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9/11 prompts former Marine to serve in AMDS

  • Published
  • By Capt. Wilson Wise
  • 445th Airlift Wing Public Affairs
On the morning of Sept. 11, 2001 Jason Thomas dropped his daughter off at his mother’s home in Hempstead, New York. The former Marine infantry sergeant was adjusting to civilian life after eight years in the Marine Corps when he heard the devastating news of an attack on the World Trade Center.

Sergeant Thomas immediately leapt into action. Donning his Marine uniform from the trunk of his car, he went to “ground zero” to see if there was any way he could help in the aftermath.

During the course of the day, Sergeant Thomas aided dozens of victims of the terrorist attack. Fortunately, Thomas met a fellow Marine, Staff Sgt. David Karnes, and together they looked for survivors in wreckage that was deemed unsafe for search and rescue.

The two Marines located two survivors in an elevator shaft. New York Port Authority officers Will Jimeno and Sergeant John McLoughlin are alive today because of the bravery of the two Marines. The rescue has been documented in the media and in Oliver Stone’s film, “World Trade Center.”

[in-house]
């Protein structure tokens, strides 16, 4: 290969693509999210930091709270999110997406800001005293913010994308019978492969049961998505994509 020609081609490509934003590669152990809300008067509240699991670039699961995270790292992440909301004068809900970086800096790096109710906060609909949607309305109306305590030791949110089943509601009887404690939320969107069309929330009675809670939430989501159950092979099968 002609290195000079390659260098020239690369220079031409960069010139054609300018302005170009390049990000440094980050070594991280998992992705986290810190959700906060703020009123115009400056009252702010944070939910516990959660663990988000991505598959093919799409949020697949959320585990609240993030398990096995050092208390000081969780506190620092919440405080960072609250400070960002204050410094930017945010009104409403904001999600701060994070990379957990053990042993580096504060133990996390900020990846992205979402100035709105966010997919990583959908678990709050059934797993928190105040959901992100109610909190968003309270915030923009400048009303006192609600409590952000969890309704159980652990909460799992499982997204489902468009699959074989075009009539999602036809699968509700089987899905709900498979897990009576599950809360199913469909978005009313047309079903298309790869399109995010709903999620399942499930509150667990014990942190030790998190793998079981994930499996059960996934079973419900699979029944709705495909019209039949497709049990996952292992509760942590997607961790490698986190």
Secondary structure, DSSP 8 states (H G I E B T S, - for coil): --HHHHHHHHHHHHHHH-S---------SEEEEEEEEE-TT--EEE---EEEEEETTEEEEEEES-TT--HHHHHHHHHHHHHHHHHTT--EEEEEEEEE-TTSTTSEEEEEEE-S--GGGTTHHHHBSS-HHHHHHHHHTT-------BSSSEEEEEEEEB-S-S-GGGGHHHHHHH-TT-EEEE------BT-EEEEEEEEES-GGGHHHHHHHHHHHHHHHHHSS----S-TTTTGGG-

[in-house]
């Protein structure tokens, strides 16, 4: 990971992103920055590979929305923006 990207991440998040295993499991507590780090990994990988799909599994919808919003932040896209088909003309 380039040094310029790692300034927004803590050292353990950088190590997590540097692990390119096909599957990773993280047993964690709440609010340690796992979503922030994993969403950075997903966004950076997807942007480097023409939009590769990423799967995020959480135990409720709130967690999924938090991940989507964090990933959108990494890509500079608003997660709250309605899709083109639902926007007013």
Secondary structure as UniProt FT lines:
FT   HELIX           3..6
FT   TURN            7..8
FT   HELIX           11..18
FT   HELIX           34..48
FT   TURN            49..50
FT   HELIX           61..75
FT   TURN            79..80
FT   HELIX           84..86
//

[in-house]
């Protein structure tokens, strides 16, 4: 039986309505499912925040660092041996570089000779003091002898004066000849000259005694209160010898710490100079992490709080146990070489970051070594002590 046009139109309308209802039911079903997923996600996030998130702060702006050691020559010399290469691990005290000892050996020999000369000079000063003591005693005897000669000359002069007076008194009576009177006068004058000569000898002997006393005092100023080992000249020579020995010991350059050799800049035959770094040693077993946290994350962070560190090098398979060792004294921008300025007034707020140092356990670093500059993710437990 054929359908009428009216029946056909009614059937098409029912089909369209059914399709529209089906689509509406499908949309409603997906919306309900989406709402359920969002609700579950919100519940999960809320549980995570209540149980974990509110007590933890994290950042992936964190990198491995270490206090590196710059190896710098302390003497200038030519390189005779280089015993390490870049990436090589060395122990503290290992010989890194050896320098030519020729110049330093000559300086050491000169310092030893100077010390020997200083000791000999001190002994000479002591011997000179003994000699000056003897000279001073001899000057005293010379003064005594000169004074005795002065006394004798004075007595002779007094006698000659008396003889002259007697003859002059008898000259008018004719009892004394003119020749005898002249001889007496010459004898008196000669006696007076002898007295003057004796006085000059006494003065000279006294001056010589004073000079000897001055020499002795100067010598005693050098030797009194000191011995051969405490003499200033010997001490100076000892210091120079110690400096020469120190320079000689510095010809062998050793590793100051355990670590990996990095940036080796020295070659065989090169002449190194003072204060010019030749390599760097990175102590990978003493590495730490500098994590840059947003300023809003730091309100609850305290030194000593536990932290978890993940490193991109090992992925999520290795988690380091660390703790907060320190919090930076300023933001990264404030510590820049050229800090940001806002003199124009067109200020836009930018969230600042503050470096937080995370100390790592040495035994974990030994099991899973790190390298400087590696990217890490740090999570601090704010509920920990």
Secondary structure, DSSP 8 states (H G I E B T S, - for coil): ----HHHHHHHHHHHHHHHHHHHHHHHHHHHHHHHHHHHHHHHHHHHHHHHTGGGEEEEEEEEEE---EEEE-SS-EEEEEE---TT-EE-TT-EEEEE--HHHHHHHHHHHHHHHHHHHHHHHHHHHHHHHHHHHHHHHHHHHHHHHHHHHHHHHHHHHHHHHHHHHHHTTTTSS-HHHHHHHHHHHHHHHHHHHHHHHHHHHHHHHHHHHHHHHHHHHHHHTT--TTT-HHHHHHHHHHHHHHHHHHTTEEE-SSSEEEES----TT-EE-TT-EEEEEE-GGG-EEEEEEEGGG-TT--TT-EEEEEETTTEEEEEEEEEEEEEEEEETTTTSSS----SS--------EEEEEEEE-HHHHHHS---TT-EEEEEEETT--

Sergeant Thomas’ valor did not end there. He selflessly returned to ground zero for 20 days following the attack to aid in search and rescue efforts.

Now an Air Force Reserve technical sergeant, Thomas recounts how he felt that day.

“I did not want to feel that someone needed help and not help them.”

The number of people who needed assistance that day planted a seed in Jason’s mind that ultimately led him to the medical field.

After relocating his family to Columbus Ohio, Thomas joined the 445th Aerospace Medicine Squadron in 2012 as a medical technician. In this position, the Reserve Citizen Airman works in the family birthing center, gives immunizations, administers hearing tests, and performs other duties in the emergency room and intensive care unit.

The NCO is thrilled with his position in the wing.

“I hope Wright Patterson Air Force Base is where I will stay the remainder of my career. There’s so much to learn here,” Thomas said.

In addition to his primary duties, Thomas serves alongside Master Sgt. Jeffrey Vaughan as the self-aid and buddy care instructor for the wing and as the primary instructor for AMDS.

Lt. Col. Todd Everett, an administrator in the squadron lauds Thomas’ leadership.

“Sergeant Thomas instills a sense of calmness and security by his mere presence. His sense of duty and respect puts him in a category of superior performer and a role model for all Airmen to follow.”

Thomas plans to attend nursing school in the future to expand his healthcare skills. “There’s nothing greater than serving. What we do really makes a difference,” Thomas added